Apple to take trademark dispute to China’s highest court
Xintong Tiandi Technology won lower court case to use the IPHONE mark on a range of leather goods
Apple plans to take its legal battle over the iPhone name in China to the mainland’s highest court as major Western brands continue to get embroiled in trademark disputes in the world’s second-largest economy.
“We intend to request a retrial with the Supreme People’s Court and will continue to vigorously protect our trademark rights,” Apple said on Thursday in a statement sent to the South China Morning Post.
The California-based technology giant recently lost its appeal in the Beijing Municipal Higher People’s Court, which ruled that Xintong Tiandi Technology (Beijing) can use the “IPHONE” trademark on a range of leather goods.
That decision legally ended the exclusive rights of Apple to use the iPhone name on mainland China.
“Apple’s trademark woes in China are typical of those faced by other Western brands, and are symptomatic of China’s approach to trademark protection,” said Paul Haswell, a partner at international law firm Pinsent Masons.
The iPhone, Apple’s flagship product, was the third largest-selling smartphone on the mainland last year behind the Android devices from Xiaomi and Huawei Technologies, according to research firm IDC.
“Apple is disappointed the Beijing Higher People’s Court chose to allow Xintong to use the IPHONE mark for leather goods when we have prevailed in several other cases against Xintong,” the Apple statement said.
A source said the Beijing court’s ruling “relates to only one category of trademark: imitation leather, leather, wallets, purses, leather thread, leather passport wallets, leather key cases, leather straps and leather trimmings for furniture”.
The court ruling granted Xintong use of the Apple trademark for that category of products, which it had first applied for on September 2007.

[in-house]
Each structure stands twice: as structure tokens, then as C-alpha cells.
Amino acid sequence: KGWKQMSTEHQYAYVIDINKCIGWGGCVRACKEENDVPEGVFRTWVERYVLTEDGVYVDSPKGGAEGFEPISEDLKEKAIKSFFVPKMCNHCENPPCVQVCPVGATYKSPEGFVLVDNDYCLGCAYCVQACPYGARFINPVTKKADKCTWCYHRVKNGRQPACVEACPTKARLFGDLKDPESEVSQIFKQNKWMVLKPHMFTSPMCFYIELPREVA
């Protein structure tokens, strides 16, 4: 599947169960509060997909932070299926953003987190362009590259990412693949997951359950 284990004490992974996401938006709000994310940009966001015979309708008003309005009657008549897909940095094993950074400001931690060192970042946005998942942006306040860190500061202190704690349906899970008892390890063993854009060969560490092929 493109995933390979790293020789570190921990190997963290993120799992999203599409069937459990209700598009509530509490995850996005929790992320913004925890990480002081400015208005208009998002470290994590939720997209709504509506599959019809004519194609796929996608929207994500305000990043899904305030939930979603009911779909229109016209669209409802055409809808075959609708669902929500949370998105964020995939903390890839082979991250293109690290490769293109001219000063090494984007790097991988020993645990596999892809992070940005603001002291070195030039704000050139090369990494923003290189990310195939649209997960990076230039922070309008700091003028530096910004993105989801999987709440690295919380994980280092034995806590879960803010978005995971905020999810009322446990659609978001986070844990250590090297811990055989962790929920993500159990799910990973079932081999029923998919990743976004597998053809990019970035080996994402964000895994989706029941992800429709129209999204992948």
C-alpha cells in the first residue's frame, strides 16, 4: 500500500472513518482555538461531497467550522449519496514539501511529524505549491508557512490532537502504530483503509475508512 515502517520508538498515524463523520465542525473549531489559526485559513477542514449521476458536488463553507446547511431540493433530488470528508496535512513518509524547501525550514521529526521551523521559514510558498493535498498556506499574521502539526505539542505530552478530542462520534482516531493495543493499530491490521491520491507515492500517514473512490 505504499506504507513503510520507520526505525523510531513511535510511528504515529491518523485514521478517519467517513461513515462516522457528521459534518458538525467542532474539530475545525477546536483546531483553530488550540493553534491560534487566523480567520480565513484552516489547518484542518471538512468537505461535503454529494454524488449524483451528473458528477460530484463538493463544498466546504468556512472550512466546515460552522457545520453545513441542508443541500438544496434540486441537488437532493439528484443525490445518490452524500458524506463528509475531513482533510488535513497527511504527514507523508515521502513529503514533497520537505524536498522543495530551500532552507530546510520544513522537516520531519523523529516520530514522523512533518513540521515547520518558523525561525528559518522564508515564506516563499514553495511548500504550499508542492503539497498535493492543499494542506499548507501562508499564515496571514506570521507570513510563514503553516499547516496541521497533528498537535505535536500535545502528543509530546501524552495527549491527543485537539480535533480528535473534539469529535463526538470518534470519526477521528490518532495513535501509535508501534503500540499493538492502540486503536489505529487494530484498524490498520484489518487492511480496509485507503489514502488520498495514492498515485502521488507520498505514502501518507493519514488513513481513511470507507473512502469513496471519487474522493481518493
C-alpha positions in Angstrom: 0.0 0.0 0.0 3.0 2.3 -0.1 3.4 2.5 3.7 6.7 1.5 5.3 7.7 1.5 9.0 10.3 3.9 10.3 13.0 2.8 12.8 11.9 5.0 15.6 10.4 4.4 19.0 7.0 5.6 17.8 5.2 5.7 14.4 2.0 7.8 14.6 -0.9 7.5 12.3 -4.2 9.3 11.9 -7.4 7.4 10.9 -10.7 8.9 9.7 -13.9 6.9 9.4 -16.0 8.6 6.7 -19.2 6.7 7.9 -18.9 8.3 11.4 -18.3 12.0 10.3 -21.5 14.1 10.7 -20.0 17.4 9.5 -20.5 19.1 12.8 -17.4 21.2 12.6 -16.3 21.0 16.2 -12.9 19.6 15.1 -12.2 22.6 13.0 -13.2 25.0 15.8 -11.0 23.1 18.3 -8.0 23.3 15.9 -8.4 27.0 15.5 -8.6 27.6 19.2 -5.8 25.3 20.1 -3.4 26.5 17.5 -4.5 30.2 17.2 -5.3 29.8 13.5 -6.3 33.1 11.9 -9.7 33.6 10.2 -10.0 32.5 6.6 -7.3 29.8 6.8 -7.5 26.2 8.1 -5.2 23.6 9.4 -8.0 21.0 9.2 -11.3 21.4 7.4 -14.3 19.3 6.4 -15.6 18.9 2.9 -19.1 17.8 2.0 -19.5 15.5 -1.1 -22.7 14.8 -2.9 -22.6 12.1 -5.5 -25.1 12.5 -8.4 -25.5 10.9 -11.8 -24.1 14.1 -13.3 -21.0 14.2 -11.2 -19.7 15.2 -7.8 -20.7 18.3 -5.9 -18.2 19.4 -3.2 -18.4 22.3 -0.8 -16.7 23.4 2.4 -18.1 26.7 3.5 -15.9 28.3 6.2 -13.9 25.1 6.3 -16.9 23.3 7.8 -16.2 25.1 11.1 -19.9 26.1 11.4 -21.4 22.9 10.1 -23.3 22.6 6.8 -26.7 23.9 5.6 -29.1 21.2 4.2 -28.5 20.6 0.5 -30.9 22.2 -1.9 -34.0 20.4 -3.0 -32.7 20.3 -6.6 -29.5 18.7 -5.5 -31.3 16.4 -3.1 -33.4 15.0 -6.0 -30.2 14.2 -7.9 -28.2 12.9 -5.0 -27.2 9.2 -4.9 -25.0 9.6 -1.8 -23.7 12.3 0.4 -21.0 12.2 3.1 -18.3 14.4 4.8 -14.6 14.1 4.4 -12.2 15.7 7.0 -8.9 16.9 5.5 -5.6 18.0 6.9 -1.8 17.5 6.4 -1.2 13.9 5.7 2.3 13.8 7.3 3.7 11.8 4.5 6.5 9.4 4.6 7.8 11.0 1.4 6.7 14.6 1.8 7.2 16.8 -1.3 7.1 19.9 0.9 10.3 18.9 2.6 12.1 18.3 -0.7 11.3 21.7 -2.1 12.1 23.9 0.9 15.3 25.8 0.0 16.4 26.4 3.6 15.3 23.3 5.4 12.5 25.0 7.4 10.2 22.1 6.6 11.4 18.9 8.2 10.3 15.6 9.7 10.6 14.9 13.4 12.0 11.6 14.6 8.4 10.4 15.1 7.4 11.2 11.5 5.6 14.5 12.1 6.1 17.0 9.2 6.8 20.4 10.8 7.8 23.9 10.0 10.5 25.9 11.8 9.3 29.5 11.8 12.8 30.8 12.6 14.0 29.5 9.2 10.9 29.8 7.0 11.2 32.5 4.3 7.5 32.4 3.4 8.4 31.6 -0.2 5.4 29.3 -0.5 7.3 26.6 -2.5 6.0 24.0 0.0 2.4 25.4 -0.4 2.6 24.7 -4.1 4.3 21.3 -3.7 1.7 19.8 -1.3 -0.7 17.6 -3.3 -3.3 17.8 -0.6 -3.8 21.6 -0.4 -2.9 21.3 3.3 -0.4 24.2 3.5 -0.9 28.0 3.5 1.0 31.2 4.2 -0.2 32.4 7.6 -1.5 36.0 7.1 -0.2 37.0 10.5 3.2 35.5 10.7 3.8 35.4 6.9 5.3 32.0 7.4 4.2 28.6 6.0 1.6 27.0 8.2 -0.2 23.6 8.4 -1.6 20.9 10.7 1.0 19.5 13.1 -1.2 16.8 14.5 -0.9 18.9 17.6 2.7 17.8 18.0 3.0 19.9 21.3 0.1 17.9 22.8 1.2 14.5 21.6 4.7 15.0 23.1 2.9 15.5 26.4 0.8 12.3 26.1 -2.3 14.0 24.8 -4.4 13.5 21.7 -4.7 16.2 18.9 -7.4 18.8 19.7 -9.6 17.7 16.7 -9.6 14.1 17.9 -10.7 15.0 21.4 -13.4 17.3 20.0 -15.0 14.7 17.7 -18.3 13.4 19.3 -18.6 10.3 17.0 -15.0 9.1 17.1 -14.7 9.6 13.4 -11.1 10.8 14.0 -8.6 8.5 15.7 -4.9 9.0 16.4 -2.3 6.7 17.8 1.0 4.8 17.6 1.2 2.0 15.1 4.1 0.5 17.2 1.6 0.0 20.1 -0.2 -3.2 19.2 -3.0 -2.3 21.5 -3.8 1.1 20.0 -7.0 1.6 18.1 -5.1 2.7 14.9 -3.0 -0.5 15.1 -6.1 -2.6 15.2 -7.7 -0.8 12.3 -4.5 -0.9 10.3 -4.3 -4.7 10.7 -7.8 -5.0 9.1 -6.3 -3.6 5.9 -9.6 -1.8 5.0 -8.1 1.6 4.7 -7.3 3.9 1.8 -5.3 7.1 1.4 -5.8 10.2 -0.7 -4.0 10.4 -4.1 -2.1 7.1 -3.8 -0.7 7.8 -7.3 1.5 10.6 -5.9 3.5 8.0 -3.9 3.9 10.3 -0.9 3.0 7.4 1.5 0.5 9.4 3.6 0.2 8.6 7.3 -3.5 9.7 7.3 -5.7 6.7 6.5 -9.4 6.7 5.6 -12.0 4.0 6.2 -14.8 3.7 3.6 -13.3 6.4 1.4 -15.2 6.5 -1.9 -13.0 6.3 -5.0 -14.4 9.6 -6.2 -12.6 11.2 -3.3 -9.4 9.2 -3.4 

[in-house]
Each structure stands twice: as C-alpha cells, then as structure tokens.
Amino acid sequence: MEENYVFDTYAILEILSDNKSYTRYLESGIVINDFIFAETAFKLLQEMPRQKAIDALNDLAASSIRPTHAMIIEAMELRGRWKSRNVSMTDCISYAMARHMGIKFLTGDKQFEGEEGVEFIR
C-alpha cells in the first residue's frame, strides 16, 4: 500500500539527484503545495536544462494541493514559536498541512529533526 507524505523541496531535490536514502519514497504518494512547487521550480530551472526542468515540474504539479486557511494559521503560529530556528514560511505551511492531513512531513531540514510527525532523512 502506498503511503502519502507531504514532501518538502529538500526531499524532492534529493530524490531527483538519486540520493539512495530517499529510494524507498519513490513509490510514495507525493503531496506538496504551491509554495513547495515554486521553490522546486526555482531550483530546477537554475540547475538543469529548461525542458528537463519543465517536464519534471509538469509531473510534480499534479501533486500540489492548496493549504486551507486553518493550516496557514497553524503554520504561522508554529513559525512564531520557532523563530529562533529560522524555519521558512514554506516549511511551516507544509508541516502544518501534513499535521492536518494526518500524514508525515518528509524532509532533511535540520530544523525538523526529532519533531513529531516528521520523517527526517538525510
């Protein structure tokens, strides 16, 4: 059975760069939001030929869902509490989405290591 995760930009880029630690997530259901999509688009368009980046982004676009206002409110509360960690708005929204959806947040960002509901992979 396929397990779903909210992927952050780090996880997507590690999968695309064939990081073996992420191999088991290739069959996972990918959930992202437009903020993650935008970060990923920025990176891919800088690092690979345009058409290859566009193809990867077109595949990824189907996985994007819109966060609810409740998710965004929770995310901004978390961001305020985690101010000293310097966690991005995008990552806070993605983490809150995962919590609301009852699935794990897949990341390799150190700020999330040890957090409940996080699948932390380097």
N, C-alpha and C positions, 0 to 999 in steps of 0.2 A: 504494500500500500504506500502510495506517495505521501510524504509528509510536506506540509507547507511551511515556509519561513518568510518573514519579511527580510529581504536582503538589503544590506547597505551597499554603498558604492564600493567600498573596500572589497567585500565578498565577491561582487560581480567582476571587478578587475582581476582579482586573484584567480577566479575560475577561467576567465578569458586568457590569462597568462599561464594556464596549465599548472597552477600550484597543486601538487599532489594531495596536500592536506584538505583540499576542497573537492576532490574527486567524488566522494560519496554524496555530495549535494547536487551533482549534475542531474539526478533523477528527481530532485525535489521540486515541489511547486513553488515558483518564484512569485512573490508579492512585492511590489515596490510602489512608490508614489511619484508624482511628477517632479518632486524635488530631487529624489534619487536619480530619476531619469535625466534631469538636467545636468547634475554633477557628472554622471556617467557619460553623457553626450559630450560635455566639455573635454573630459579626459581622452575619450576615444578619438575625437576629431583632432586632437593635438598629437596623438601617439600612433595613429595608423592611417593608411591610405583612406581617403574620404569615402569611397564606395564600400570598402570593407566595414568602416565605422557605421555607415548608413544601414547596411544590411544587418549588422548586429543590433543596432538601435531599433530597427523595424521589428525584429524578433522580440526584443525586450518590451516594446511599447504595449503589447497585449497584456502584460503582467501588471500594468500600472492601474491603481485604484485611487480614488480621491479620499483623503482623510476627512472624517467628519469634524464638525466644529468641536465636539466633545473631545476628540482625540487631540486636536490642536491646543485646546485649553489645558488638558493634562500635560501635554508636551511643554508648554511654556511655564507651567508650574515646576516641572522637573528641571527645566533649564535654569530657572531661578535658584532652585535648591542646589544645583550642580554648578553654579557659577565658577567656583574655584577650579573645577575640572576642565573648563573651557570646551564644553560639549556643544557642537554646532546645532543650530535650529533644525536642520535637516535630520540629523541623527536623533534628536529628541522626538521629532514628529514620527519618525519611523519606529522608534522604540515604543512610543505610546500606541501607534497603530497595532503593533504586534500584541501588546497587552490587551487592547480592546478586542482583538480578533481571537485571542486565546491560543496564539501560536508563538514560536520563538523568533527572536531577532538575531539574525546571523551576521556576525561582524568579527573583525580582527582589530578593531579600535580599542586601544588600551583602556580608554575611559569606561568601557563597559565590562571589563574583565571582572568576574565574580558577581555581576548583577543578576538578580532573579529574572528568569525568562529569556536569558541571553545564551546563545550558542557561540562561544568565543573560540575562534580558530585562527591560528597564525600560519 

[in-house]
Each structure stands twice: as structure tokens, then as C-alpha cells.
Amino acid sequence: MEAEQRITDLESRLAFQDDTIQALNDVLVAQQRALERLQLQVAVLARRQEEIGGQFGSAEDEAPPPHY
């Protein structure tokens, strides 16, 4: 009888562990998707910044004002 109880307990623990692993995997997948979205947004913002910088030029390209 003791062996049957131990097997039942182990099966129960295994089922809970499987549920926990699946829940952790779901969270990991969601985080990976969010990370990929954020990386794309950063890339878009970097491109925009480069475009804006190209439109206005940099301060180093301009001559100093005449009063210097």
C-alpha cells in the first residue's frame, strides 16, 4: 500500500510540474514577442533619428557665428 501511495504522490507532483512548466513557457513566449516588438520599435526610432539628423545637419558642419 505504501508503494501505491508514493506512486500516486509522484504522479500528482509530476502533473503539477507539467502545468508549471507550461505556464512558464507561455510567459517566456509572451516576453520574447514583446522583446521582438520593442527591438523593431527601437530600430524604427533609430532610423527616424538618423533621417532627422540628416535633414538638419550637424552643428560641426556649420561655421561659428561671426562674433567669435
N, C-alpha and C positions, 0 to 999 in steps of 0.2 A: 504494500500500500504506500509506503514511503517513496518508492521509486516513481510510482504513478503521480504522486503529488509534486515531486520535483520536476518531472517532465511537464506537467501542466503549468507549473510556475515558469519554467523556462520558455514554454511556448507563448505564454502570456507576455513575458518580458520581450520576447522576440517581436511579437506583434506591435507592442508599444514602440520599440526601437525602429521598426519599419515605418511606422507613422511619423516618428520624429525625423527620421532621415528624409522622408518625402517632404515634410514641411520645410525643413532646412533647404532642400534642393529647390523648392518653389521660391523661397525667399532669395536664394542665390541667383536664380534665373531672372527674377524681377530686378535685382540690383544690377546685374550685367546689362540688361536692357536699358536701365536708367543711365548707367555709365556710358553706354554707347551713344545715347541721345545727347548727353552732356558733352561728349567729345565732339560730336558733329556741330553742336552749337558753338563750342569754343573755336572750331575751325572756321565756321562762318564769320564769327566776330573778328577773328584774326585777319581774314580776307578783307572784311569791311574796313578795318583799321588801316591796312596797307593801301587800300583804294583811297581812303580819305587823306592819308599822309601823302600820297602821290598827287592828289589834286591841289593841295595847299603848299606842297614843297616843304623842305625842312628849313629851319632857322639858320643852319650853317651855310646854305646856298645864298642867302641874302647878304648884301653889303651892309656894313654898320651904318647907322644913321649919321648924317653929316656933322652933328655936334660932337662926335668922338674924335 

Apple applied for the iPhone trademark in China in October 2002, but it was not approved until 2013. That trademark covered so-called Class 9 electrical and scientific apparatus, according to a report in the state-owned Legal Daily.
Another source said Apple had previously “succeeded in opposing and cancelling other marks, including ‘IPHONE’, ‘iphone shop’ and ‘ipad’ marks, sought by this company [Xintong] in other trademark categories”.
Haswell described intellectual property protection on the mainland as “fatally flawed”.
“The system allows so called trademark trolls to keep a close eye on brands which are successful outside of China, register trademarks associated with that brand in China, and then hope either to profit off their goodwill or achieve a large cash settlement with the brand itself,” he said.
The legal setback over its exclusive use of the iPhone brand on the mainland may have evoked a sense of deja vu for Apple, which had to settle a lengthy and acrimonious fight over the iPad name in 2012 with a US$60 million payout to Proview Technology (Shenzhen).
That iPad trademark settlement was substantially less than the initial US$2 billion claim made by the mainland company.
Haswell said other famous Western brands involved in trademark rows in China include luxury fashion house Burberry, which sought protection for its check pattern design in 2013; Tesla, which agreed to a 2014 settlement with a private individual who was first to register the electric carmaker’s trademark on the mainland; and sportswear company Under Armour, which recently accused Chinese athletic apparel maker Uncle Martian of copying its logo.